A corpus-based approach to contemporary Irish writing: Ross O’Carroll-Kelly’s use of «like» as a discourse marker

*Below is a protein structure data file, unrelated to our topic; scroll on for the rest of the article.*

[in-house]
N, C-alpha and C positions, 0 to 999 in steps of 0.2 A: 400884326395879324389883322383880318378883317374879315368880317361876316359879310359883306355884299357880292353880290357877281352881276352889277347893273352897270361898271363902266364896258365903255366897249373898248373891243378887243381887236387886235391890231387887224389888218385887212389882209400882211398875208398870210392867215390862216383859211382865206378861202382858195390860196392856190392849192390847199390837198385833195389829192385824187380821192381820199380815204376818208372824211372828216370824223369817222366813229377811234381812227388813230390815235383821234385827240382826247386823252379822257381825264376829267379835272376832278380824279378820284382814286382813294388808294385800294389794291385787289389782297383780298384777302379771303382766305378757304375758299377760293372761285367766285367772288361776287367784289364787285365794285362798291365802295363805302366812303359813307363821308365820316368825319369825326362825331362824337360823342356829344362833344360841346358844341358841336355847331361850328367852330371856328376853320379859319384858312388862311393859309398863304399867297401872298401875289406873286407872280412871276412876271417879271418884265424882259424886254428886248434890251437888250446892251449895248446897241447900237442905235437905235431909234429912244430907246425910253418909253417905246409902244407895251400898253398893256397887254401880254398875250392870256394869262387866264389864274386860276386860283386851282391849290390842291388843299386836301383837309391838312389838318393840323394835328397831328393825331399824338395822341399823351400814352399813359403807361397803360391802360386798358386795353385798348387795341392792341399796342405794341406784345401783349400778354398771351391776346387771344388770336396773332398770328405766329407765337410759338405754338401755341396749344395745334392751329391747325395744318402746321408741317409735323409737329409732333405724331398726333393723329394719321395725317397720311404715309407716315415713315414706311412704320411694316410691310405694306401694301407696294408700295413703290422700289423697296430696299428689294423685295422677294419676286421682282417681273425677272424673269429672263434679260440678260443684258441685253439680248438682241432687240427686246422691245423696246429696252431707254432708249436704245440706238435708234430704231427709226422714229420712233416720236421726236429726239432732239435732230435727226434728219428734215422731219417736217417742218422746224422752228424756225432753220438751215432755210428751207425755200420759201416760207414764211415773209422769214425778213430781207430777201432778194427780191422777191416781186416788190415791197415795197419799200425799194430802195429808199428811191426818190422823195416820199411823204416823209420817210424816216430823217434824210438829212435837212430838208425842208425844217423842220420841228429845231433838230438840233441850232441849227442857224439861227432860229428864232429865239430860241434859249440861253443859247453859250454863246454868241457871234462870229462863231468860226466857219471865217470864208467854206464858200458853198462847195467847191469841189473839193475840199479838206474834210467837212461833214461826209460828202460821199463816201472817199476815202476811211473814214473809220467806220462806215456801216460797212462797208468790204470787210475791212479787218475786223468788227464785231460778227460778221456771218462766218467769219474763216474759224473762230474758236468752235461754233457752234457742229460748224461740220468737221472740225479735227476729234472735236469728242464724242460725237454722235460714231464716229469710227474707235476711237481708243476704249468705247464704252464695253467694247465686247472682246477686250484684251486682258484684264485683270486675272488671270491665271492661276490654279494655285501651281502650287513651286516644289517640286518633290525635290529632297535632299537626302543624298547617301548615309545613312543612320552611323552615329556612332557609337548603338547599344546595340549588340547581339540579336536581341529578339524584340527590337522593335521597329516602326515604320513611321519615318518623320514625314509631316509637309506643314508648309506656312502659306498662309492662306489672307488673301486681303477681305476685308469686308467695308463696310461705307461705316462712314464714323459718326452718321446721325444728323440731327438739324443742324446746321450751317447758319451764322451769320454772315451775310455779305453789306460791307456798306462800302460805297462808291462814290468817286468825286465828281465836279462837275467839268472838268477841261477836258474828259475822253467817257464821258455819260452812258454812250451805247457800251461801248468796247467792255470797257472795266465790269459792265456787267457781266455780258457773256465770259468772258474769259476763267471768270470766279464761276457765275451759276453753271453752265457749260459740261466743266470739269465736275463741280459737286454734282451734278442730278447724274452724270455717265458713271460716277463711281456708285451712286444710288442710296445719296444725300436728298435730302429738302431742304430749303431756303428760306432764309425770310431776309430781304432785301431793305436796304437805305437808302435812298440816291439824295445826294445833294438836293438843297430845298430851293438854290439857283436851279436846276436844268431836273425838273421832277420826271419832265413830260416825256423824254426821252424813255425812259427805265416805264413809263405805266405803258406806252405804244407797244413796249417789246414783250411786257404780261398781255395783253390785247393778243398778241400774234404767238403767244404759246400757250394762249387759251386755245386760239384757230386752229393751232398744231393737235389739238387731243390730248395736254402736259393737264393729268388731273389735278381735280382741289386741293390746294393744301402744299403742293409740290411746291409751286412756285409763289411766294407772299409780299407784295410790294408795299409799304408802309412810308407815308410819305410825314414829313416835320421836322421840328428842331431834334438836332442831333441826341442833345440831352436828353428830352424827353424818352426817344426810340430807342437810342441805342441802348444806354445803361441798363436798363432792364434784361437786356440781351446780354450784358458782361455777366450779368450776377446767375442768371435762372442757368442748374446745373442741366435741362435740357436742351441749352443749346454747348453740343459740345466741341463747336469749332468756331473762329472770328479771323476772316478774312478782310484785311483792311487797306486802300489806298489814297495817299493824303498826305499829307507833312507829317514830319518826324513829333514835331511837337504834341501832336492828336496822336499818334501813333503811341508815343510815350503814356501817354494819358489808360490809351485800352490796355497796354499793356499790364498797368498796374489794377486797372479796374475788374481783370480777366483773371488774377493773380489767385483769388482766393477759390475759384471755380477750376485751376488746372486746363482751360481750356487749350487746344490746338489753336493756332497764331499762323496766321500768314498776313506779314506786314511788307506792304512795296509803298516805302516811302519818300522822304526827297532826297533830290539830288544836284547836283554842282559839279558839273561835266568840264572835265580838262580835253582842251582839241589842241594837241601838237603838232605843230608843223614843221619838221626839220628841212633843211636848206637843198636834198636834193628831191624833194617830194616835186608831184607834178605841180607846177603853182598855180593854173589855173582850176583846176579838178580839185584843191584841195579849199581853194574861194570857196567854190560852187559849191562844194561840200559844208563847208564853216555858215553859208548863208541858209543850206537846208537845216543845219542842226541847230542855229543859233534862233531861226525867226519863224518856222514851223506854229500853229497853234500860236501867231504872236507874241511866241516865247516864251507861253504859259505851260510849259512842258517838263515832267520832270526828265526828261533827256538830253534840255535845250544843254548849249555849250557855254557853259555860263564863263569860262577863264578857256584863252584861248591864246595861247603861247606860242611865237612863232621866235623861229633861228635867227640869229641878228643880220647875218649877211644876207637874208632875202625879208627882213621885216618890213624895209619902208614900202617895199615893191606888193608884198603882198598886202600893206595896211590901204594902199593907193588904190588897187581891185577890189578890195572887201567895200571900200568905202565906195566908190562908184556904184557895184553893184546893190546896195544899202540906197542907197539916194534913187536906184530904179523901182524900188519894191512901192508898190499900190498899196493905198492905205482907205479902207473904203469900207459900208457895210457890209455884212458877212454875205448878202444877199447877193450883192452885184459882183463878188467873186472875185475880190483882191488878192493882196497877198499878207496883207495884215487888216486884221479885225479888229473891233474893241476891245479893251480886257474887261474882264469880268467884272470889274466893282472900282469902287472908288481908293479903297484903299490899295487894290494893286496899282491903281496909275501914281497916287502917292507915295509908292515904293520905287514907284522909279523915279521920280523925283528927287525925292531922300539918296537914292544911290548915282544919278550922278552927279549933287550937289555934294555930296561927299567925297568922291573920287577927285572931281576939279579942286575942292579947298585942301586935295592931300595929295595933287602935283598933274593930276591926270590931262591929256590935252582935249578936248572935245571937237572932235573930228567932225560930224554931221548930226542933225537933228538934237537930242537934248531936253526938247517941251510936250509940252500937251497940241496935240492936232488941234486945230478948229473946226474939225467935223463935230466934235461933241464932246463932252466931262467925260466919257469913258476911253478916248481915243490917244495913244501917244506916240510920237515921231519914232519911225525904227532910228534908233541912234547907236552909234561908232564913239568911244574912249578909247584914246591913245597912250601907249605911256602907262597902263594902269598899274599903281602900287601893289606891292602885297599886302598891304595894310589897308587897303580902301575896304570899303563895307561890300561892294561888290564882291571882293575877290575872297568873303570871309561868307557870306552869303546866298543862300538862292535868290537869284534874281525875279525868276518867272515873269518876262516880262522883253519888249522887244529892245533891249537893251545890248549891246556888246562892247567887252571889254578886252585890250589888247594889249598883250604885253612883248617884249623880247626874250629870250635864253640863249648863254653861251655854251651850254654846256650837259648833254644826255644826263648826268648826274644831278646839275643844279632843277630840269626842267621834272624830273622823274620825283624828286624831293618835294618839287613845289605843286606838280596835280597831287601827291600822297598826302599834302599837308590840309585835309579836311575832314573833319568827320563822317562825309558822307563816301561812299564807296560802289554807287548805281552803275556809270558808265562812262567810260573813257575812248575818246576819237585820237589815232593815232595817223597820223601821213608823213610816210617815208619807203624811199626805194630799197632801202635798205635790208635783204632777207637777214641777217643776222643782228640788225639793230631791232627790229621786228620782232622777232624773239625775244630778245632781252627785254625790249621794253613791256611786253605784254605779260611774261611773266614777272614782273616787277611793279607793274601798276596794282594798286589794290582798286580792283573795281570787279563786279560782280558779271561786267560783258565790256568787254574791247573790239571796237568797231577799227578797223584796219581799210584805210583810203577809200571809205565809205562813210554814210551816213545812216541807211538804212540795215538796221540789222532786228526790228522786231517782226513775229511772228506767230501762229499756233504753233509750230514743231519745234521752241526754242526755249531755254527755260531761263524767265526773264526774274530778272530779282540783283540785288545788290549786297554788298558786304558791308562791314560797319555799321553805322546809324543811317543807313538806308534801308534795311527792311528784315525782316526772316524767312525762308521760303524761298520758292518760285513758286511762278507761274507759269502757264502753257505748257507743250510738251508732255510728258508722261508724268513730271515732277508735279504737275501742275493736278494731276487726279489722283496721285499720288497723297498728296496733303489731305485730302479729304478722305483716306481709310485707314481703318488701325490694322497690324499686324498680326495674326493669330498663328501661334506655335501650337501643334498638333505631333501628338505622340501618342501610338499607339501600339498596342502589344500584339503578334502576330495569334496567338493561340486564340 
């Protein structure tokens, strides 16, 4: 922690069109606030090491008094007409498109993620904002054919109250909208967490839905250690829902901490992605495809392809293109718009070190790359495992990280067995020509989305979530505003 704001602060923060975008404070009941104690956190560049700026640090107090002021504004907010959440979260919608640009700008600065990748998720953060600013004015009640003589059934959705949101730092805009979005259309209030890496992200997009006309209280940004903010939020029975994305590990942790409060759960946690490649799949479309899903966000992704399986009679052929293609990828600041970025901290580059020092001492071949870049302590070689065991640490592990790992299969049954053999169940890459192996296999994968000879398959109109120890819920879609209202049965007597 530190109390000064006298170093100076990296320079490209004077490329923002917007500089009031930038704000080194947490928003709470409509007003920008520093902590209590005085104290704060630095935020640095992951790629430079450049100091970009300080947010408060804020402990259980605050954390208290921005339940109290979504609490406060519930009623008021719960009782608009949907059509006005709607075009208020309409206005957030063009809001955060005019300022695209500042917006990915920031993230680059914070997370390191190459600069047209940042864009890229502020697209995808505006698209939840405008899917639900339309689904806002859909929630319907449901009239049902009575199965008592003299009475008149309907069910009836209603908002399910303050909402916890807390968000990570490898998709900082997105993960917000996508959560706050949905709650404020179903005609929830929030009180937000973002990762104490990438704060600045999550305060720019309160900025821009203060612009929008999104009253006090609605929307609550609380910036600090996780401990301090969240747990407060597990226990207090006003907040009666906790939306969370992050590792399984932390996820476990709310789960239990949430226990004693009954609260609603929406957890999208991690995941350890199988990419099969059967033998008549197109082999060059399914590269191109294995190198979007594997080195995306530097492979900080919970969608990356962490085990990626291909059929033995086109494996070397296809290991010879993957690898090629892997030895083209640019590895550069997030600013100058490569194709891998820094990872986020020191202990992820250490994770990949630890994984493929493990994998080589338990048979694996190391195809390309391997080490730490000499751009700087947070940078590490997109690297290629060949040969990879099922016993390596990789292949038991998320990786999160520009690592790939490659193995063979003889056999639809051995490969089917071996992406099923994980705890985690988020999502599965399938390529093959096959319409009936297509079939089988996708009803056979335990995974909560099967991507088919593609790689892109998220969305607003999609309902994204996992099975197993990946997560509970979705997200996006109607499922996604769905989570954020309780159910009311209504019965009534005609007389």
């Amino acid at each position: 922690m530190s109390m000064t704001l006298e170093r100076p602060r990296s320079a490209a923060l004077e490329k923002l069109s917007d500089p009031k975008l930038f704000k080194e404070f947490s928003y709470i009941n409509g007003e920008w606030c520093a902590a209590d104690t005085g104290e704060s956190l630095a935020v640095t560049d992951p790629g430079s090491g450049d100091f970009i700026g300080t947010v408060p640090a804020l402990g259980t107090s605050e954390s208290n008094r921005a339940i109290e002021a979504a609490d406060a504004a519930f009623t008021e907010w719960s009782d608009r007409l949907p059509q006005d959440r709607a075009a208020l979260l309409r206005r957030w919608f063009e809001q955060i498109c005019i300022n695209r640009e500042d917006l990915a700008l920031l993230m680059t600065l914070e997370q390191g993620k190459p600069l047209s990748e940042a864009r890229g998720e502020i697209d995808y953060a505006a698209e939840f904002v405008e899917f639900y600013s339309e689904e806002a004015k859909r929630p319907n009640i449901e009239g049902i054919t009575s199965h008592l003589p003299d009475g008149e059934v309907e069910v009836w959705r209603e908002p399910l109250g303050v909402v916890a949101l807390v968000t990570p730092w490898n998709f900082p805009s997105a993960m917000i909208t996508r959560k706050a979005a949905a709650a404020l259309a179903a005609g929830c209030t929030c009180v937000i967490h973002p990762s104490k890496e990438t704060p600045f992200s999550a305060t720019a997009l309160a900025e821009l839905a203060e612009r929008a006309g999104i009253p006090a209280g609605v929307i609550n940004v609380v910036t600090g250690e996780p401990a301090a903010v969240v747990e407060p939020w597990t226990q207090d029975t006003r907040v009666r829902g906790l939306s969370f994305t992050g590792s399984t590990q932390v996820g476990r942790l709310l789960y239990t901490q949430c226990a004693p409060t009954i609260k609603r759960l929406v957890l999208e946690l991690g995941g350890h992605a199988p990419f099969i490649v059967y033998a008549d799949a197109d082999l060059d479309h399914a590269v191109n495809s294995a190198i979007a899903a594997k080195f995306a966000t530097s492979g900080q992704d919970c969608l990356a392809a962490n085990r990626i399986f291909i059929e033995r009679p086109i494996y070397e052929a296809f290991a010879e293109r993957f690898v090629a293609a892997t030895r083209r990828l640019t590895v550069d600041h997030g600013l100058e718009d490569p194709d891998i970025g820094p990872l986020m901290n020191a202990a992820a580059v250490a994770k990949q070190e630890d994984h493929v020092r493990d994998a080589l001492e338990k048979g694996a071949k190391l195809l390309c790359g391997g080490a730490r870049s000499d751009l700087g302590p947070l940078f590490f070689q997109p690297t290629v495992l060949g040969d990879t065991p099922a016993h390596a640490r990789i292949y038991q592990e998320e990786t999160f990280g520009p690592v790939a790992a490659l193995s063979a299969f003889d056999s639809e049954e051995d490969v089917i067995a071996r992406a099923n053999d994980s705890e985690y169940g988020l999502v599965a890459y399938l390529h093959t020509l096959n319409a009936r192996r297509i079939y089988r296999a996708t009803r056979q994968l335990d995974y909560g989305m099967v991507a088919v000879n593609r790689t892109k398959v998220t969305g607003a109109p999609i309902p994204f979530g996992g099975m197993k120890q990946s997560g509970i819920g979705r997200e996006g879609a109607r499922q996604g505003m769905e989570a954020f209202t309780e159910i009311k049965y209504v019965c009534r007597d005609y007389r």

AbstractThis paper analyses in quantitative and qualitative terms the representation of the discourse marker like in contemporary Irish English writing. A common feature of contemporary spoken English, the discourse marker like seems to have made its way into the English spoken in Ireland, as portrayed by contemporary Irish authors such as Paul Howard. Howard, whose narrative can be taken as an example of oral writing, has been acclaimed by critics as having an exceptionally fine ear for Dublin English, but what is this acclamation based on? The paper argues that the findings of corpus stylistics (comparative frequencies, distributions, etc.) document in a more systematic way what literary critics and readers may intuitively deduce. By analysing the syntactic and pragmatic behaviour of like in Howard’s fictional discourse, this paper aims to show the value of the combination of computer methodology and literary interpretation in evaluating the representation of fictional dialect.
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